If you’ve opened your Twitter or Instagram feed over the past couple of days, chances are you’ve likely seen the name Sara Everard. Two weeks ago, on Wednesday March 3rd, the young thirty-three year-old woman suddenly went missing whilst walking home from a friend’s house. Everard’s boyfriend decided to report her missing a day after, on March 4th. Through security camera footage in a nearby London park, she was last seen walking around 9pm, wearing a bright green raincoat and headphones.
London police soon suspected Wayne Couzens, a forty-eight year-old police officer from a neighbouring country, was her alleged killer; Sarah’s remains were also found in this country. He is now in custody for kidnapping and murder.
Why her story has been so relatable to women all over the world and has been subsequently causing a multitude of movements and protests is that she followed every safety precaution that women usually follow when walking home alone. She wore bright clothes, called her boyfriend on the trek, and was close to home. On social media, women are sharing their own stories with harassment and abuse, and as a consequence policemen and men as a whole, are under intense judgement and perusal.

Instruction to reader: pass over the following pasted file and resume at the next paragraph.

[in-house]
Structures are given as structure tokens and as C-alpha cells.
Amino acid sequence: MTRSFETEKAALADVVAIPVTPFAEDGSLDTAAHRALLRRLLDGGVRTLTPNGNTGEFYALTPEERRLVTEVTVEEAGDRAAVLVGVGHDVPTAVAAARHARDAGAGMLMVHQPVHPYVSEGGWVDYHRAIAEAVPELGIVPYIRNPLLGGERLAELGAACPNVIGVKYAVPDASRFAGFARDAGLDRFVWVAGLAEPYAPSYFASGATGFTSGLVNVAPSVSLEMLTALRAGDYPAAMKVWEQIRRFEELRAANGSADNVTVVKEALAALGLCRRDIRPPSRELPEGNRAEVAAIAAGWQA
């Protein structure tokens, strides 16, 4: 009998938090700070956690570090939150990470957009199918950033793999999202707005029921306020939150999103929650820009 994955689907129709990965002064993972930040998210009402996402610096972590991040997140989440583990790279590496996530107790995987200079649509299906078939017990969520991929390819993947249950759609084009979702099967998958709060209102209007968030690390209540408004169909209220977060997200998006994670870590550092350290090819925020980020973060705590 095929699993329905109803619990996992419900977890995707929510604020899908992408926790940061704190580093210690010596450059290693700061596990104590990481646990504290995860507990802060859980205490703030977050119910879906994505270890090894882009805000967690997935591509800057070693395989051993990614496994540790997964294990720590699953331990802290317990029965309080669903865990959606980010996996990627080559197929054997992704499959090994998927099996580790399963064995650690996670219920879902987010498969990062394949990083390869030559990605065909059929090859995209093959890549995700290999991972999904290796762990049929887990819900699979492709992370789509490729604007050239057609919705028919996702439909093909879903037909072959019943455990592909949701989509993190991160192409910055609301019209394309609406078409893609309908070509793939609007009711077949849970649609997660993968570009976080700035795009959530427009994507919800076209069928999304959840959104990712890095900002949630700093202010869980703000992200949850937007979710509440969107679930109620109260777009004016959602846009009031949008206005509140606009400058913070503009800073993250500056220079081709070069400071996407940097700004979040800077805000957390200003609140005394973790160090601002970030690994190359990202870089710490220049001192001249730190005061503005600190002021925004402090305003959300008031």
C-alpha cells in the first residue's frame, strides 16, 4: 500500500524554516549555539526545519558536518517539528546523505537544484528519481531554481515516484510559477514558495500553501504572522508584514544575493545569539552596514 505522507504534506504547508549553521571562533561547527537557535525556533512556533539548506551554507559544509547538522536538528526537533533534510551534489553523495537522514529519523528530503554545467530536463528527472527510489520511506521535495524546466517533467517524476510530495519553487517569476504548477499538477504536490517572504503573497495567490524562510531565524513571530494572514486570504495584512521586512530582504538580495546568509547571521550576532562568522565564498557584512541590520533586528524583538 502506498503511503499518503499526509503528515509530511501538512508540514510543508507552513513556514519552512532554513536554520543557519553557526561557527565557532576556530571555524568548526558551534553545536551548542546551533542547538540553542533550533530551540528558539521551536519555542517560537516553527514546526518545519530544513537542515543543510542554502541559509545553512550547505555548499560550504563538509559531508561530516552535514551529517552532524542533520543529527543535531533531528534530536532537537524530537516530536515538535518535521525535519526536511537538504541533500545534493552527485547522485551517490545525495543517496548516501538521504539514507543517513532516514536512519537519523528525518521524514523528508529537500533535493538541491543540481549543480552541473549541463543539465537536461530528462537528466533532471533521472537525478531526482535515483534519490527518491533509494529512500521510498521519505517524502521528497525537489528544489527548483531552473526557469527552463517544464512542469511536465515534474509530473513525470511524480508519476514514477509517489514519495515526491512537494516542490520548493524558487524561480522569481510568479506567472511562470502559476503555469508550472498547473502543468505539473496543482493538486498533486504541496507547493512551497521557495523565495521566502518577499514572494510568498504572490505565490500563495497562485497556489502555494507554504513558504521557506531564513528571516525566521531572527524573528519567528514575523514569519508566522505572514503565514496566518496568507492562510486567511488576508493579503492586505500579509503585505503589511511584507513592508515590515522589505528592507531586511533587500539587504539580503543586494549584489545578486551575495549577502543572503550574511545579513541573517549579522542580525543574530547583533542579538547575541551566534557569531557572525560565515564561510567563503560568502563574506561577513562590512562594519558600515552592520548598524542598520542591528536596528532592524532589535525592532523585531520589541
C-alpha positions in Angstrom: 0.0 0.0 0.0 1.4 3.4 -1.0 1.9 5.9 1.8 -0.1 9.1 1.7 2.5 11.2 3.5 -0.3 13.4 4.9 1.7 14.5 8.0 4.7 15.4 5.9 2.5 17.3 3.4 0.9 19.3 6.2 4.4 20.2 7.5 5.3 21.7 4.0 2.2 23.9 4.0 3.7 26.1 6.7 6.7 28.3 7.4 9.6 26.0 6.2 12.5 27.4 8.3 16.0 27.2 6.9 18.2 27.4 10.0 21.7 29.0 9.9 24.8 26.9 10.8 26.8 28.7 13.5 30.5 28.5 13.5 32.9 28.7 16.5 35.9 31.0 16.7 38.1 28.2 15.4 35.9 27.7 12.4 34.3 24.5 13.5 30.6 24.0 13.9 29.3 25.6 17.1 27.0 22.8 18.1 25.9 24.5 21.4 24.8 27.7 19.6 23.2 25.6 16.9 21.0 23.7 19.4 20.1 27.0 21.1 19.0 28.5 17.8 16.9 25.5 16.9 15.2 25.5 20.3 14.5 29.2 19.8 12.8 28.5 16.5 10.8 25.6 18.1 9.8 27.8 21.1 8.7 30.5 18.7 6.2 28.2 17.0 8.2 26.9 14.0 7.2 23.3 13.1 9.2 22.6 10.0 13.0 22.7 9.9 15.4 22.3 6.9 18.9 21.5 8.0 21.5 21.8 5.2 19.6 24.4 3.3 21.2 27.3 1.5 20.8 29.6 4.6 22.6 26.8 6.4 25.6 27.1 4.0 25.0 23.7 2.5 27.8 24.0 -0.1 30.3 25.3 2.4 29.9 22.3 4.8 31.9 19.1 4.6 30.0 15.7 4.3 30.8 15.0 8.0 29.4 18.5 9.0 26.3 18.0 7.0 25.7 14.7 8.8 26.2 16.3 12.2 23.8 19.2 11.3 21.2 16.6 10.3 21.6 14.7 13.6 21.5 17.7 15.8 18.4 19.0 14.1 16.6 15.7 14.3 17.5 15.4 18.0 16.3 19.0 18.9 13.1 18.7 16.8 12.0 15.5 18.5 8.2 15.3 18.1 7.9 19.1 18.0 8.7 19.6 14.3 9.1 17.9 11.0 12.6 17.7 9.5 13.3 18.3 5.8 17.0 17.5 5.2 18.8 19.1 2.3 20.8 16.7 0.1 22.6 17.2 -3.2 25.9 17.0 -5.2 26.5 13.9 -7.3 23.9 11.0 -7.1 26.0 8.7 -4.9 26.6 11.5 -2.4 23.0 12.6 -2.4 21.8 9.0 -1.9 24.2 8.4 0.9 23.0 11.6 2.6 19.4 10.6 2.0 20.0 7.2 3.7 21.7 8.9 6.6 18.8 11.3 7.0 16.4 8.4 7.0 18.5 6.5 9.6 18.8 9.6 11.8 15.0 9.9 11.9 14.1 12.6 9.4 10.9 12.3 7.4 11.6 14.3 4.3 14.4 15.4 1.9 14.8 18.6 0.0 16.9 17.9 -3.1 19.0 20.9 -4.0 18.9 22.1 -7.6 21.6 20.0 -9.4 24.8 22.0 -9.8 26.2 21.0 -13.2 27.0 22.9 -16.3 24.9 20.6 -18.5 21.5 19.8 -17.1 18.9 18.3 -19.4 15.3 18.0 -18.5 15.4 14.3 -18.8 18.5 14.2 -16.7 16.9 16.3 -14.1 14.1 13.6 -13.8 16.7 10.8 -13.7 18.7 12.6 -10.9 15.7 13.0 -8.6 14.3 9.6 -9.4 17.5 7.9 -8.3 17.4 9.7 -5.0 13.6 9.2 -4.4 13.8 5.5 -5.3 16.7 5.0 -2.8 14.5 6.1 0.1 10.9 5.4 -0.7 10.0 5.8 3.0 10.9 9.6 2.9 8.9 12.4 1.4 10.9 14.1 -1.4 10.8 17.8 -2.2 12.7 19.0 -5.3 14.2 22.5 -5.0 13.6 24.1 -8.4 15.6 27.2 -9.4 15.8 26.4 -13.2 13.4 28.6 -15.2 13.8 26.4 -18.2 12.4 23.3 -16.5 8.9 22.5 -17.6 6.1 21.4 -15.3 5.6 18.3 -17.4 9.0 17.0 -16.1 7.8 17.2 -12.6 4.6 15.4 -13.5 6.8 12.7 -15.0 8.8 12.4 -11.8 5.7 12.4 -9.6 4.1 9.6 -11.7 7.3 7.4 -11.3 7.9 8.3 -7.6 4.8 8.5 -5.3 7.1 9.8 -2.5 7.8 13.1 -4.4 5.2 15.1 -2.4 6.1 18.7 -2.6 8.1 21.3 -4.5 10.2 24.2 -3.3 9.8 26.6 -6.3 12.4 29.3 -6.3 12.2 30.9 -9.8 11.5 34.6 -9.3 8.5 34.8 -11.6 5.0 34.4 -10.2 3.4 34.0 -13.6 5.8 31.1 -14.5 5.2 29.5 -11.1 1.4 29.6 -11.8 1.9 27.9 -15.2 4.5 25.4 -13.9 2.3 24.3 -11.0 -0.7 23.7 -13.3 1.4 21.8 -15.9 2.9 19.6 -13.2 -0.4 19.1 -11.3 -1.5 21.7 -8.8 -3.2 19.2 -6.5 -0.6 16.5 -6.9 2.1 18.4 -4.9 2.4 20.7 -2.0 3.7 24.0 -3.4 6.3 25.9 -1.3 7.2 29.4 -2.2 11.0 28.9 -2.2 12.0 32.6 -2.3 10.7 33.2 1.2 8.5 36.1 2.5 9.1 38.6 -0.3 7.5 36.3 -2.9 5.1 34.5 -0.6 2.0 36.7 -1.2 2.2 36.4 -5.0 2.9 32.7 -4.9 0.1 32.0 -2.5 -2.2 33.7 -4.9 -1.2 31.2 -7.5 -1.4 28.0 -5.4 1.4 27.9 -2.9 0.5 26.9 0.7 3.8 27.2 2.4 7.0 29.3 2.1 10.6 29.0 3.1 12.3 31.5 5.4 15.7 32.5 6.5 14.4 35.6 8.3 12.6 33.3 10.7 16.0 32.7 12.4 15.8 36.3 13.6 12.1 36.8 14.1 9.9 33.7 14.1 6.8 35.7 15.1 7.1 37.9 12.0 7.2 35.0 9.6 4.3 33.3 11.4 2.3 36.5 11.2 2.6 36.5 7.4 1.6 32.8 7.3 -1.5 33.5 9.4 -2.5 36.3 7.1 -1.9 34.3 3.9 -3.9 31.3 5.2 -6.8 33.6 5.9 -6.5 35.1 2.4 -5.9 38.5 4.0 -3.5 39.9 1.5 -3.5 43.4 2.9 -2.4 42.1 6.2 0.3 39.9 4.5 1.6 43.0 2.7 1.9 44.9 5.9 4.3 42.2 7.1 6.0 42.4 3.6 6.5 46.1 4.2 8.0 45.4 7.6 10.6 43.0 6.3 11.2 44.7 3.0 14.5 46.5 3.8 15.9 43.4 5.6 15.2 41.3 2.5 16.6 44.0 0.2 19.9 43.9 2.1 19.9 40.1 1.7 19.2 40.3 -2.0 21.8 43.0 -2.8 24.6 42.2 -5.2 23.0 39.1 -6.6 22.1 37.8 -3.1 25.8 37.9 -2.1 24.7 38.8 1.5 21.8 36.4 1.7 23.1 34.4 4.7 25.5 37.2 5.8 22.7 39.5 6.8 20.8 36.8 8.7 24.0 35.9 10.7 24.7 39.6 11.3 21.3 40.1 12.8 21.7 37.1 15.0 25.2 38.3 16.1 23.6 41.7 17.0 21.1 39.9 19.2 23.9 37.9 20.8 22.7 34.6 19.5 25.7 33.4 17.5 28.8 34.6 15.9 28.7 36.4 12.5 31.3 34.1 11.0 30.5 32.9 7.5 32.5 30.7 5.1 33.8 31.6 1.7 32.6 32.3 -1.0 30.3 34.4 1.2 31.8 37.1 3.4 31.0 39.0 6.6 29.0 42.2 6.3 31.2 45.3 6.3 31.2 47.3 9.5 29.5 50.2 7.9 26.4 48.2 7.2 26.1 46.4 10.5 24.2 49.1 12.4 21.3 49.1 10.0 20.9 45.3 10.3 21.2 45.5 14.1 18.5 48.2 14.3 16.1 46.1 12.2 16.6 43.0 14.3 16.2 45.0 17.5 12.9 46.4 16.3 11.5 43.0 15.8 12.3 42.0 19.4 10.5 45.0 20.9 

Sarah’s disappearance and death has sparked nation-wide vigils, headlines and waves of support from women all over the world. However on March 13th, one public vigil got interrupted by police officers which left bystanders in shock. After the discovery of Everard’s body, a London movement named Reclaim These Streets hosted an in-person vigil at Clapham Common (the park where Sarah was last seen) so that all women around the world who are also affected by gender-based harassment and violence, can pay homage to her. Things quickly got violent as London police interfered and arrived at the scene, condemning the situation as unsafe due to COVID-19 protocols.
The question that is now being asked is how differently women experience public spaces, and how much more vigilant they have to be on the streets. The over-cautionary trope has become too real of a reality for women nowadays, as they’ve been conditioned to always be nervous when outside of their homes.
How can we reduce the anxiety women feel when walking alone at night? When will they feel safe? These are all questions that need to be brought to the forefront, and answered so change can quickly ensue.
CHATELAINE : https://www.chatelaine.com/living/sarah-everard/